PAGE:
Purge the Nginx cache

Francis Daly francis at daoine.org
Wed May 4 13:06:12 UTC 2022

On Tue, May 03, 2022 at 09:47:03PM +0530, Kaushal Shriyan wrote:

Hi there,

> Thanks Francis for the detailed explanation and much appreciated !!!. We
> typically clear the nginx cache manually using the below command.
> #rm -rf /var/www/nginx/cache/content/*
> #rm -rf /var/www/nginx/cache/files/*

That will remove from the filesystem anything that was in those
directories; that will have the effect of nginx not having a valid
response in the cache for an incoming request, so nginx will make the
request of upstream and handle the response.

> The bigger problem is that this way of purging the Nginx cache deletes
> everything that was cached by this Nginx reverse proxy server and adds
> overhead to the infrastructure impacting the performance resulting with a
> high number of requests per time unit.

Yes - that "purge" is "removal of everything from disk".

> Directive proxy_cache_bypass is a recommended approach to refresh the cache
> resource after successful retrieval of the contents from the upstream
> backend server.

Yes - "proxy_cache_bypass" will tell nginx to skip the "looks in the
cache" step of the processing, and just do all of the other steps.

It won't "purge" the cache at all; it will add-or-replace the cached
response for this one request. If that is what you want, then it is the
correct directive to use.

> I have deleted the cache by following the method
> #rm -rf /var/www/nginx/cache/content/*
> #rm -rf /var/www/nginx/cache/files/*
> #curl -I https://testnginxproxycachepurge.testintcraft.com -H 'Cache-Purge:
> true'
> HTTP/1.1 200 OK

> *X-Cache-Status: MISS*

> #curl -I https://testnginxproxycachepurge.testintcraft.com -H 'Cache-Purge:
> true'
> HTTP/1.1 200 OK

> *X-Cache-Status: HIT*#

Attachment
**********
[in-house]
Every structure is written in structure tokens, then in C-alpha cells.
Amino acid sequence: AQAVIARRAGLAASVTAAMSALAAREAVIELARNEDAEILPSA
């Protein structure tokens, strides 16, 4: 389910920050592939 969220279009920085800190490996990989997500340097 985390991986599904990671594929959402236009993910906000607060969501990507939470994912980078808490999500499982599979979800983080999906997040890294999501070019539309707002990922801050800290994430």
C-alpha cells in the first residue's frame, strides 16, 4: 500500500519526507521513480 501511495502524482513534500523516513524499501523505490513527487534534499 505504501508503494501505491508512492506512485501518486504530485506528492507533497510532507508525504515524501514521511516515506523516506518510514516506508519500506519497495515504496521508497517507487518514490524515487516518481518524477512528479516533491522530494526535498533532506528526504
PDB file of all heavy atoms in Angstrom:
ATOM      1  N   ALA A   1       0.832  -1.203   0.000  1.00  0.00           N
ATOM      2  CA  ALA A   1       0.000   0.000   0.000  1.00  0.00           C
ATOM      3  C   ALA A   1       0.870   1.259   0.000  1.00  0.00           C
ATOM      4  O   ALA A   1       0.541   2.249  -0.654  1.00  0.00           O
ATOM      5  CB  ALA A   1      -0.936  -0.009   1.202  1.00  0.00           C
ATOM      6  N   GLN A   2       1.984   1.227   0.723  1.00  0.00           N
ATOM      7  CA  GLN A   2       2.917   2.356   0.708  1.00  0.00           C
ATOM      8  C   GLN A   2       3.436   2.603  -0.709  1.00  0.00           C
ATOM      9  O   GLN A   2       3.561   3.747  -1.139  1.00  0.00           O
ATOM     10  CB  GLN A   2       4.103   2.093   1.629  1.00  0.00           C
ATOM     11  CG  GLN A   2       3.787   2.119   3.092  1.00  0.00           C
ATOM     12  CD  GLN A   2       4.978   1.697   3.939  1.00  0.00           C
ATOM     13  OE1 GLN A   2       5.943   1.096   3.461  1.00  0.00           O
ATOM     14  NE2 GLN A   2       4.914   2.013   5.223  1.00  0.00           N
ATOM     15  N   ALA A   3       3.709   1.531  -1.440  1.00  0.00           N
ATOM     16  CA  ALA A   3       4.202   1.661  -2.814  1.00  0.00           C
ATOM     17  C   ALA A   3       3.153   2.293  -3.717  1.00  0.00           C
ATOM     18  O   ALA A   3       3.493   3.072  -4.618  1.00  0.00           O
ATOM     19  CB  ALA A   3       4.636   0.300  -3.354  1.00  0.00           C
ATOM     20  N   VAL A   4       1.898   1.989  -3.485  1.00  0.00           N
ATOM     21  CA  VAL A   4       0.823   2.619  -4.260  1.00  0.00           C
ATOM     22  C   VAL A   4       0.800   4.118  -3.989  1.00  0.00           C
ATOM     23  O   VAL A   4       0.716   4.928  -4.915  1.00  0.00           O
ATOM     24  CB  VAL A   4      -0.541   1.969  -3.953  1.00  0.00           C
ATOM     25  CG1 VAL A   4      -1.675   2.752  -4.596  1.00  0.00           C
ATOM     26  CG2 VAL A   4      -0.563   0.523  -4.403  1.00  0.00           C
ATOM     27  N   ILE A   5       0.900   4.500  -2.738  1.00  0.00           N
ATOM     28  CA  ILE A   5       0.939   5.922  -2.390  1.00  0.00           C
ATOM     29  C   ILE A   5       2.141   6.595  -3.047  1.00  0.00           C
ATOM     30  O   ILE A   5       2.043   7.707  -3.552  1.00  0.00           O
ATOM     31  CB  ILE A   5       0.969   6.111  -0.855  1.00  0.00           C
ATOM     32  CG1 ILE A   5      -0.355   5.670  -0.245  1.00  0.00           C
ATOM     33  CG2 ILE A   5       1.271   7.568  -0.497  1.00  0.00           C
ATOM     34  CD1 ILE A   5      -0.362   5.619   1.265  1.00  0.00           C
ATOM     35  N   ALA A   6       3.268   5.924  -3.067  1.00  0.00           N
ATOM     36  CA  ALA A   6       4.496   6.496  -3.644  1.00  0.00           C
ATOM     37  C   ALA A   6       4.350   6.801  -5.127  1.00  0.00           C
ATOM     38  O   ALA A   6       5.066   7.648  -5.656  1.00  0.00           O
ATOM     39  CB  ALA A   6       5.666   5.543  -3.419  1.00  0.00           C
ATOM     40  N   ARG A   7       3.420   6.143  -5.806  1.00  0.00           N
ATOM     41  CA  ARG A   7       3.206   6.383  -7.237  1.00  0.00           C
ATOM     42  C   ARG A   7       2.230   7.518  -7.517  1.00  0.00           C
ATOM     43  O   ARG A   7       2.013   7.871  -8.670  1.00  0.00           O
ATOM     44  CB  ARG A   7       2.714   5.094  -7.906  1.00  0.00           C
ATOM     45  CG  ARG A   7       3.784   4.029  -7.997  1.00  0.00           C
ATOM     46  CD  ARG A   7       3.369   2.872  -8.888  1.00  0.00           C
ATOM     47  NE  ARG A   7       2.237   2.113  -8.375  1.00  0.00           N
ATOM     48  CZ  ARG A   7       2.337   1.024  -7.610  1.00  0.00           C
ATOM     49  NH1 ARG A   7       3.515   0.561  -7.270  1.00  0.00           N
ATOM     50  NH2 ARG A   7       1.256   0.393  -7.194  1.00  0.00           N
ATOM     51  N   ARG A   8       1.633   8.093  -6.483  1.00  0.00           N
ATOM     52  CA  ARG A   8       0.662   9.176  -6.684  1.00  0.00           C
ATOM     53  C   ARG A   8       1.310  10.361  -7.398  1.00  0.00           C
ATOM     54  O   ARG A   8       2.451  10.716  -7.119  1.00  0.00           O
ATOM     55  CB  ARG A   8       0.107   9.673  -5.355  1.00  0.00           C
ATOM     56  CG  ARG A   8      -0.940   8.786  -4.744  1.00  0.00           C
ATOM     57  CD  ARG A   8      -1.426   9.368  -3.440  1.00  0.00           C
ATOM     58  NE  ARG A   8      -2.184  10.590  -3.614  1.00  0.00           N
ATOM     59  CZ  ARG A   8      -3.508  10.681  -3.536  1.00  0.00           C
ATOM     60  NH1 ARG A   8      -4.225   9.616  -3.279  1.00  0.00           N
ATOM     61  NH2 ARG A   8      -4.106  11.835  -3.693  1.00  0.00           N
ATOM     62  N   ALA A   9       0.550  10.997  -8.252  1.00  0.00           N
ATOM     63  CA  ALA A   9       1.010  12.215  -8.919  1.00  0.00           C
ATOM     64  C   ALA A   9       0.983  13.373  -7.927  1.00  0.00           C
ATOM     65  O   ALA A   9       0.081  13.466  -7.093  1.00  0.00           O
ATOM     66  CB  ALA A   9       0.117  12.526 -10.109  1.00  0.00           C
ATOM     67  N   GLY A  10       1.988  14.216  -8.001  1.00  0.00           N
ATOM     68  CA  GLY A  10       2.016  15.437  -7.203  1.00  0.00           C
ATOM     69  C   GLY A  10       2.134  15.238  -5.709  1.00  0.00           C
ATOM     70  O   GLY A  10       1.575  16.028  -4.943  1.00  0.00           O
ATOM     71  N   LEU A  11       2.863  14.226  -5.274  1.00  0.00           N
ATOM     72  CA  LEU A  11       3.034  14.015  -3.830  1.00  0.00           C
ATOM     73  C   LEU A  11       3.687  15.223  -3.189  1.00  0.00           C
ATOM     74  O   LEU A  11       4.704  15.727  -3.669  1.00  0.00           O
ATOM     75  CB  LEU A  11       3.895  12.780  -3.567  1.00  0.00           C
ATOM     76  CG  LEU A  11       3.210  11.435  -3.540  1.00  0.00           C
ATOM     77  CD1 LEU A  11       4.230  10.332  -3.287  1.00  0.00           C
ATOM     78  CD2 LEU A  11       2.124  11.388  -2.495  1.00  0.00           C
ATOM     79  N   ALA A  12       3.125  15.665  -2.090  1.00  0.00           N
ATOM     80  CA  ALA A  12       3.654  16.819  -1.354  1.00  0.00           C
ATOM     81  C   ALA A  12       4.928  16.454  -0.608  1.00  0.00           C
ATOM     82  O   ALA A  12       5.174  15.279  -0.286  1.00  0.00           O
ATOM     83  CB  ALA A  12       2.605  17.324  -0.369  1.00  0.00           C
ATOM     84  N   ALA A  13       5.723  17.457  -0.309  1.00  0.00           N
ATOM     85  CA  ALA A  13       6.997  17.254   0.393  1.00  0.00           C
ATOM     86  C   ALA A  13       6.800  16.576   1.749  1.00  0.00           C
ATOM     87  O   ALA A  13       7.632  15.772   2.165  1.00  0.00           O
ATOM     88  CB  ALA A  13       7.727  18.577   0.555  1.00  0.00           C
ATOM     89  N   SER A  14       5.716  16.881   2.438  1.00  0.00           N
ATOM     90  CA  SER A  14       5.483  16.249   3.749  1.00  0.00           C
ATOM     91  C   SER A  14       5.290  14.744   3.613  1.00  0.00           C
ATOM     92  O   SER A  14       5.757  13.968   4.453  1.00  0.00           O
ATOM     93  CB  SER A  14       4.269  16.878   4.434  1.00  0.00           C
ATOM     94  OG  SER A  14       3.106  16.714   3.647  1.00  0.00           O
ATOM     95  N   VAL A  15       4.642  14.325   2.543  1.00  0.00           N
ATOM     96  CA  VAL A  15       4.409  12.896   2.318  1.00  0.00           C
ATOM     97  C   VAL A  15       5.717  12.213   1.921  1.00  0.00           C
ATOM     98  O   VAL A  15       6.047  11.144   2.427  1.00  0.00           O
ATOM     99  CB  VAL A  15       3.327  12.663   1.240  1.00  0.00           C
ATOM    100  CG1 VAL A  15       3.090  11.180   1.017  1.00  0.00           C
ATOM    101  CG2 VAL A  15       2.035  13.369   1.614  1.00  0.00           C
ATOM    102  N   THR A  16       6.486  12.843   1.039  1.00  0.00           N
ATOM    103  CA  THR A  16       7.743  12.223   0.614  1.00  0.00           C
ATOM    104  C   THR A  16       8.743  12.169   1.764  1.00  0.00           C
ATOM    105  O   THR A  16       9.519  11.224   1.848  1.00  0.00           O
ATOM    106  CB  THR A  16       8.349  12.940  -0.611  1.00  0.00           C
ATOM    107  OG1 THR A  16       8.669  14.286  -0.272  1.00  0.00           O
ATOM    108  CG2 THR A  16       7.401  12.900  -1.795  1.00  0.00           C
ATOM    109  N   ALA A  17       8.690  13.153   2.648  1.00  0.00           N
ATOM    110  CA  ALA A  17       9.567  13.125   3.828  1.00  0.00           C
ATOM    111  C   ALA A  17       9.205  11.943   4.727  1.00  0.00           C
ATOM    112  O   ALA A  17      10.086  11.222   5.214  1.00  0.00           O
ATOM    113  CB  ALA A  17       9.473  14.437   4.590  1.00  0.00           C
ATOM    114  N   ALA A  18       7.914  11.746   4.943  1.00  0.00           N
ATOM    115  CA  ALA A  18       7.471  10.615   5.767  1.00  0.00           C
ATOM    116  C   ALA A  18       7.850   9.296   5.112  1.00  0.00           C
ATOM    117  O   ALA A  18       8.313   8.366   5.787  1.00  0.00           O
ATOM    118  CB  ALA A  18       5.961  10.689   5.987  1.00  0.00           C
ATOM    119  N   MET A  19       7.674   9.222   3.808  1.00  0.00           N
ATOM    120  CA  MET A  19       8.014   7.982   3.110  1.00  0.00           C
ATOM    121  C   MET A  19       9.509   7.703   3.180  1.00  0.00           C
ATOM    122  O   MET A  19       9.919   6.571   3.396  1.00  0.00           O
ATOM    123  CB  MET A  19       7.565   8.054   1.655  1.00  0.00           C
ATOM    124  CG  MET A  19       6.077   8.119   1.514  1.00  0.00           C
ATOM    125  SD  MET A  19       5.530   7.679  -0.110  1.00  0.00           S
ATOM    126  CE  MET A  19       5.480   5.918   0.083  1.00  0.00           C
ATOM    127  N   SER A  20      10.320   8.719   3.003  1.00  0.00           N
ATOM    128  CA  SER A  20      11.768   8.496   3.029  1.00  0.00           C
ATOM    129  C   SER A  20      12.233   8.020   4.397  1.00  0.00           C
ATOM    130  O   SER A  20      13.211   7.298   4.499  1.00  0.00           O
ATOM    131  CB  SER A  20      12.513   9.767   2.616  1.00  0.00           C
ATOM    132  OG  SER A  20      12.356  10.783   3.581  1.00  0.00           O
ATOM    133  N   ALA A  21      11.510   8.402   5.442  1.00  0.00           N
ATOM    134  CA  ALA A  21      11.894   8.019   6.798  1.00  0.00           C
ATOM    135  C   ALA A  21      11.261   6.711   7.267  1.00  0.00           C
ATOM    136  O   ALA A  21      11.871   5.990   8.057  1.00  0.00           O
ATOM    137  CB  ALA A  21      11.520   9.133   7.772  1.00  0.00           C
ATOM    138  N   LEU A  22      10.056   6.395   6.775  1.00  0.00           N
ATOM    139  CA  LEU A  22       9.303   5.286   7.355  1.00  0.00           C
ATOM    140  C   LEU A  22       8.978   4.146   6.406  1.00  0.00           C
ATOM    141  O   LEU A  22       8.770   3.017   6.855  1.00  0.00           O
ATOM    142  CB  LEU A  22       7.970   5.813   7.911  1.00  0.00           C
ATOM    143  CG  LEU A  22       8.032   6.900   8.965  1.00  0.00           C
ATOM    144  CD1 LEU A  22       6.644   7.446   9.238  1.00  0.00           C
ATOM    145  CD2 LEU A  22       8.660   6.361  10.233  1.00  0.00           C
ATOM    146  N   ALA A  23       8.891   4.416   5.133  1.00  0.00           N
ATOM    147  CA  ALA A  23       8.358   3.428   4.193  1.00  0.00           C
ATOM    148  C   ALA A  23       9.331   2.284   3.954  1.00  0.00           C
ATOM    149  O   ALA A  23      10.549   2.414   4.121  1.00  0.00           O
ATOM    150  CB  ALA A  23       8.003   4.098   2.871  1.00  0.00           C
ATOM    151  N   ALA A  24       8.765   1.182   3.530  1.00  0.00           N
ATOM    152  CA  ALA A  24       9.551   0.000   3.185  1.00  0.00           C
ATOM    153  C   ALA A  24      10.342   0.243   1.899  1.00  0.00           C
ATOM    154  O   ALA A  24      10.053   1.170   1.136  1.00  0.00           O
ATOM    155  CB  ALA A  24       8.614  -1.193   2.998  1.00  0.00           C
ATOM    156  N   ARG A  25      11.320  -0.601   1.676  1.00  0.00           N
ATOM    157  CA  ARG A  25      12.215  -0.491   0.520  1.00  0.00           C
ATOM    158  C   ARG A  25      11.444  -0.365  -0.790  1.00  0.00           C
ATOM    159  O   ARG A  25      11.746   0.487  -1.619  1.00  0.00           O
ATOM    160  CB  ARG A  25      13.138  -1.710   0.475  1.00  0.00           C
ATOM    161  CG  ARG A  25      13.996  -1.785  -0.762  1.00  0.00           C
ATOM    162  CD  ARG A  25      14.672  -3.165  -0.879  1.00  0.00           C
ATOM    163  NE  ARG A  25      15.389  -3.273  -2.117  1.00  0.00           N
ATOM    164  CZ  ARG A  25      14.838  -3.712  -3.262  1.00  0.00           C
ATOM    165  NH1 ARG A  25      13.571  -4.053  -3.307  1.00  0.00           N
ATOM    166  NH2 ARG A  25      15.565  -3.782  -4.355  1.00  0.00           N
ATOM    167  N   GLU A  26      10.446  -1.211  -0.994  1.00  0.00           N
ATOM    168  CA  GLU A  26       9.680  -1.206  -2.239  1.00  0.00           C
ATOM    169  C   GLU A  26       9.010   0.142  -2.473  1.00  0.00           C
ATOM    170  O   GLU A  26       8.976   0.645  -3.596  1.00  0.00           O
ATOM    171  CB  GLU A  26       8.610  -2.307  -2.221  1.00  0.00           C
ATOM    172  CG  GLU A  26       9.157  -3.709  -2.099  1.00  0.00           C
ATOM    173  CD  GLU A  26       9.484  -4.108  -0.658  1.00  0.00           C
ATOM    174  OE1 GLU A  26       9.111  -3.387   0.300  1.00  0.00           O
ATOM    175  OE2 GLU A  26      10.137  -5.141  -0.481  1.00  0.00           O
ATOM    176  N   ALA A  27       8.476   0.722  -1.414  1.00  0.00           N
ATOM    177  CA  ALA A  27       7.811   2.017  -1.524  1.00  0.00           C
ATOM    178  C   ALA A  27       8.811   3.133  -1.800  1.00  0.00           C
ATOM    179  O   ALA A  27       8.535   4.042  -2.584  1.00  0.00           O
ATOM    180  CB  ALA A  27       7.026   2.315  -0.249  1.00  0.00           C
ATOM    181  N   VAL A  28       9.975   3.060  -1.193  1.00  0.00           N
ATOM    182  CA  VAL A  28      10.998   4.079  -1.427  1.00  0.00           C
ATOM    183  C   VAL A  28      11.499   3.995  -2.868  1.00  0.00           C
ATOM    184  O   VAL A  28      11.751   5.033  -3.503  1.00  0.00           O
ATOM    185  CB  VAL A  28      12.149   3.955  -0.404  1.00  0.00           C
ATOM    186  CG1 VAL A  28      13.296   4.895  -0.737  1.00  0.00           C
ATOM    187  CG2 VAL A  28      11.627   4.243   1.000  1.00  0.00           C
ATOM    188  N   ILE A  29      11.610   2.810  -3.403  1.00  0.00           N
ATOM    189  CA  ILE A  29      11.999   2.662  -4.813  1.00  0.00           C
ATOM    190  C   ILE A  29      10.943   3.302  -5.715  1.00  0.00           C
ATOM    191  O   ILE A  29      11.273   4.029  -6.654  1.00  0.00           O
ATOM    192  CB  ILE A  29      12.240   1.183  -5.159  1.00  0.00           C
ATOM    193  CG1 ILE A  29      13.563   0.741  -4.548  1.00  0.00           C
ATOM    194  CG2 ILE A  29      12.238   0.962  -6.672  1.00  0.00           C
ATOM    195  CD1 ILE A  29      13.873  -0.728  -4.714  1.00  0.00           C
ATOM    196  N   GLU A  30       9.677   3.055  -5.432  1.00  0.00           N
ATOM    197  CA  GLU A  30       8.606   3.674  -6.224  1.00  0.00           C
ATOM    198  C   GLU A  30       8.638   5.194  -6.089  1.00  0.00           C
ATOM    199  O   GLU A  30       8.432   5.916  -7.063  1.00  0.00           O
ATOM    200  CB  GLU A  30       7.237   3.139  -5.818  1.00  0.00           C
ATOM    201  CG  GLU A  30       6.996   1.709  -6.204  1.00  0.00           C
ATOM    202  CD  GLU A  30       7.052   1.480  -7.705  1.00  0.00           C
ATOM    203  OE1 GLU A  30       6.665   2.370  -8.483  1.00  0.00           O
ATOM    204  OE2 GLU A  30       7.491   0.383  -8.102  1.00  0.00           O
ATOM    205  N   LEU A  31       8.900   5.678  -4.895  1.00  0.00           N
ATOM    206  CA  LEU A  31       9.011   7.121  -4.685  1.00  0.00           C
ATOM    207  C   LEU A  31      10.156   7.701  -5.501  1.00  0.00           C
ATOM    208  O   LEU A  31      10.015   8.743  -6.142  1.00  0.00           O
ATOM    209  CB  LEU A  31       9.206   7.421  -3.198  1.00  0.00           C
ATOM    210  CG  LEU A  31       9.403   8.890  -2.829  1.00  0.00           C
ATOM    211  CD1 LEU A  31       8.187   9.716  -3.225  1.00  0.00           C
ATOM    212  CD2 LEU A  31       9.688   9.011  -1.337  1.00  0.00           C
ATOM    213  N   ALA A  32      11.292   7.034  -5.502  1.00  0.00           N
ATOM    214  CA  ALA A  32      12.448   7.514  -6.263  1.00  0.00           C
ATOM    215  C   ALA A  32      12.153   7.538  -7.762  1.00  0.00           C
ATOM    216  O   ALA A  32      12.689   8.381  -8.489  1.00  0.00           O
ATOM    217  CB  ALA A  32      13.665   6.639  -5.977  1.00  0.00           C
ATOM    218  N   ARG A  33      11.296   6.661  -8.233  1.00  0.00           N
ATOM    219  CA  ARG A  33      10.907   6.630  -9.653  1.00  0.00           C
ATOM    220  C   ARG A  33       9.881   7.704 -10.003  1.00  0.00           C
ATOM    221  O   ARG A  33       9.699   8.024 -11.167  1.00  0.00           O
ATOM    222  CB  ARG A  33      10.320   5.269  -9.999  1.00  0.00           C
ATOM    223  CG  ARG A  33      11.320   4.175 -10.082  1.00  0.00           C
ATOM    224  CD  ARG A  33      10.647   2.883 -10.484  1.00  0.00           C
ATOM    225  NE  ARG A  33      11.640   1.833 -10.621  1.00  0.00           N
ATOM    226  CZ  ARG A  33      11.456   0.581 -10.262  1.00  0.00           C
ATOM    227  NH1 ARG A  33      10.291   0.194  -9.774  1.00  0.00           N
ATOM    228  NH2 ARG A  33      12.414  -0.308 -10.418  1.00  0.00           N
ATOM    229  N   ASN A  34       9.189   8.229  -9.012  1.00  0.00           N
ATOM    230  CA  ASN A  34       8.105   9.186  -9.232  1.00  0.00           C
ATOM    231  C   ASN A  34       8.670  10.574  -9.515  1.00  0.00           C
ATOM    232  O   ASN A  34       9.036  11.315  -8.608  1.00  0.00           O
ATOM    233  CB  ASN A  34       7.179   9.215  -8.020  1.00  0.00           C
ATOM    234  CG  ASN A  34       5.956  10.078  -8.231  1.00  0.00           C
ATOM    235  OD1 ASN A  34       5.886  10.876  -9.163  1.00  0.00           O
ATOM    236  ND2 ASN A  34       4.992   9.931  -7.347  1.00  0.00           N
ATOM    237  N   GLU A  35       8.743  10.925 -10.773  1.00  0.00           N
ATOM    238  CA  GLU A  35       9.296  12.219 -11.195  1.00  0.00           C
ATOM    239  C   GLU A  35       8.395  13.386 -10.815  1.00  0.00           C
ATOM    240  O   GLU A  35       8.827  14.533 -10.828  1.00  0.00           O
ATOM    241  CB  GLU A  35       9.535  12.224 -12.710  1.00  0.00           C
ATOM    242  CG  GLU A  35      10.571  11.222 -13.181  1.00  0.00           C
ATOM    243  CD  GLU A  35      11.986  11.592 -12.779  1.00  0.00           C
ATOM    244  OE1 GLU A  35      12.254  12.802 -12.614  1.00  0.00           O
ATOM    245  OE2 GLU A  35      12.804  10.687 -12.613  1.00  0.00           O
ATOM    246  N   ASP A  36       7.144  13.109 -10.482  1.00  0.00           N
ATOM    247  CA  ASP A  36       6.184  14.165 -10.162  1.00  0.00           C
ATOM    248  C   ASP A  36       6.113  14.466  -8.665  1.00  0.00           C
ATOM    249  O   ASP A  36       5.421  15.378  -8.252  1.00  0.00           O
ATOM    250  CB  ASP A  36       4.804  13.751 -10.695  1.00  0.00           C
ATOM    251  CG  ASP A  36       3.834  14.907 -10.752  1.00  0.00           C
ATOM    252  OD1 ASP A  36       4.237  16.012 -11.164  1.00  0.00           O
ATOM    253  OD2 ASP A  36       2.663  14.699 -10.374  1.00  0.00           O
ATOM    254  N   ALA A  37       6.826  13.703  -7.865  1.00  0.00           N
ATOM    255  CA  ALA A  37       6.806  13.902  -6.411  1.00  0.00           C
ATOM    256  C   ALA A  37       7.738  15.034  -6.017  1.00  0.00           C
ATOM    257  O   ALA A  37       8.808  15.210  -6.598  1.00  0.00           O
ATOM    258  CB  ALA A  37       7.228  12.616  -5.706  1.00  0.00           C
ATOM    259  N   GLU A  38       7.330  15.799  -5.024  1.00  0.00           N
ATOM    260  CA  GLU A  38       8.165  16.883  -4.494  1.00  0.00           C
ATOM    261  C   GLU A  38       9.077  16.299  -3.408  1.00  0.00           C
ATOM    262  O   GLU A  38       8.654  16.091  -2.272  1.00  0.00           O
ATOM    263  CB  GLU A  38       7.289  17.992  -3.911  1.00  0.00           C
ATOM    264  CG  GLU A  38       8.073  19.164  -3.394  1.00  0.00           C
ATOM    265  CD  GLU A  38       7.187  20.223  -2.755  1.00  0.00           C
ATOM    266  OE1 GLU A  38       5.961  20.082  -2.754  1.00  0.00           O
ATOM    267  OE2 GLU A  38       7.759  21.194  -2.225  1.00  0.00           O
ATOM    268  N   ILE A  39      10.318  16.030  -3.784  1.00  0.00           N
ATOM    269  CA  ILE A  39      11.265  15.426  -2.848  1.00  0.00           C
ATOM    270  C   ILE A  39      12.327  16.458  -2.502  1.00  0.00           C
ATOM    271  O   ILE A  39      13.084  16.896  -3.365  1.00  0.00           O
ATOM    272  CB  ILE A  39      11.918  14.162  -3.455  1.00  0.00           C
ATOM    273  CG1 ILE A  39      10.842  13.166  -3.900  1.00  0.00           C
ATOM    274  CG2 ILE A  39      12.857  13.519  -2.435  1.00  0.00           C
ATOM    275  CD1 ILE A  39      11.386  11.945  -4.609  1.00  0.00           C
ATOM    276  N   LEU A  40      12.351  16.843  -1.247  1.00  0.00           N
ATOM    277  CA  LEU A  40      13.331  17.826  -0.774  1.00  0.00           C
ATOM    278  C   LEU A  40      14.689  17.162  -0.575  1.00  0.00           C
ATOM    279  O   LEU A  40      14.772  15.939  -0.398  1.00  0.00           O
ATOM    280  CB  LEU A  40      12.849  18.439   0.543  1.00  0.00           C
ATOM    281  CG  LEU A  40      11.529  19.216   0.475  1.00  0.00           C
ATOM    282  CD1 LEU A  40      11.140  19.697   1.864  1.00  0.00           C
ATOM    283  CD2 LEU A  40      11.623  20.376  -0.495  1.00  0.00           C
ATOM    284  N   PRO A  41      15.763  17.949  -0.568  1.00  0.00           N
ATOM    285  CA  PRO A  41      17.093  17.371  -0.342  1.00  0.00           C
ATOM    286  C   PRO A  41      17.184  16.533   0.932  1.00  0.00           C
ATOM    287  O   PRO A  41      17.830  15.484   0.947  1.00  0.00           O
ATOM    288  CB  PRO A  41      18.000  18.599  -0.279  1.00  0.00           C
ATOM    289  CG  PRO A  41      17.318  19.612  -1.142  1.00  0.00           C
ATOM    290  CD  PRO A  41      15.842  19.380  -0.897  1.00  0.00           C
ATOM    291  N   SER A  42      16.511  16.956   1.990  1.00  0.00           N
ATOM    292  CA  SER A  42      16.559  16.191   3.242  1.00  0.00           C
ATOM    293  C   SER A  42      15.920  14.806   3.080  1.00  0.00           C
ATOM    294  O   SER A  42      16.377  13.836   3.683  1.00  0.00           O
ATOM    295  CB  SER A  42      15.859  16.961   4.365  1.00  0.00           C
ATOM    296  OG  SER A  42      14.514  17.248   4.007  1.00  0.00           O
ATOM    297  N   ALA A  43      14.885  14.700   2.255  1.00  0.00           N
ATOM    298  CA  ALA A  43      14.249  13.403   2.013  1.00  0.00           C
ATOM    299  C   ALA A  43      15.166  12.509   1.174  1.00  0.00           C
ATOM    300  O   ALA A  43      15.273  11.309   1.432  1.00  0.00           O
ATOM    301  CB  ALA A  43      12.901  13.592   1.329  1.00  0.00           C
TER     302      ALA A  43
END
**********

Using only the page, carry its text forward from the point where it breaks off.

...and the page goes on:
> I am seeing it as HIT instead of BYPASS in context to Nginx cache. I am
> attaching the config file for your reference. Please comment and I look
> forward to hearing from you. Thanks in Advance.

You originally had the config that never set $bypass.

I suggested that you set $bypass by adding a "map" to sometimes set
$bypass to 1.

You added the "map", which was good; and then you also added code to
always set $bypass to 0, and then sometimes set it to something else.

So the second piece of code you added, undid what the first piece you
added did.

If you are going to "set $bypass 0;", then you may as well remove the
"map" part again.

What does the nginx access log say about this request? Most importantly:
what is the IP address of the client, as far as nginx is concerned? If
it does not match

        $remote_addr ~ "^($"

then your $bypass will remain as 0, and your cache will never be bypassed.

If you want to allow one set of IP addresses to invite nginx to bypass
the cache, put that IP address pattern in the "if $remote_addr" part.

If you want to allow any IP address to invite nginx to bypass the cache,
set $bypass for any IP address.

Good luck with it,

Francis Daly        francis at daoine.org

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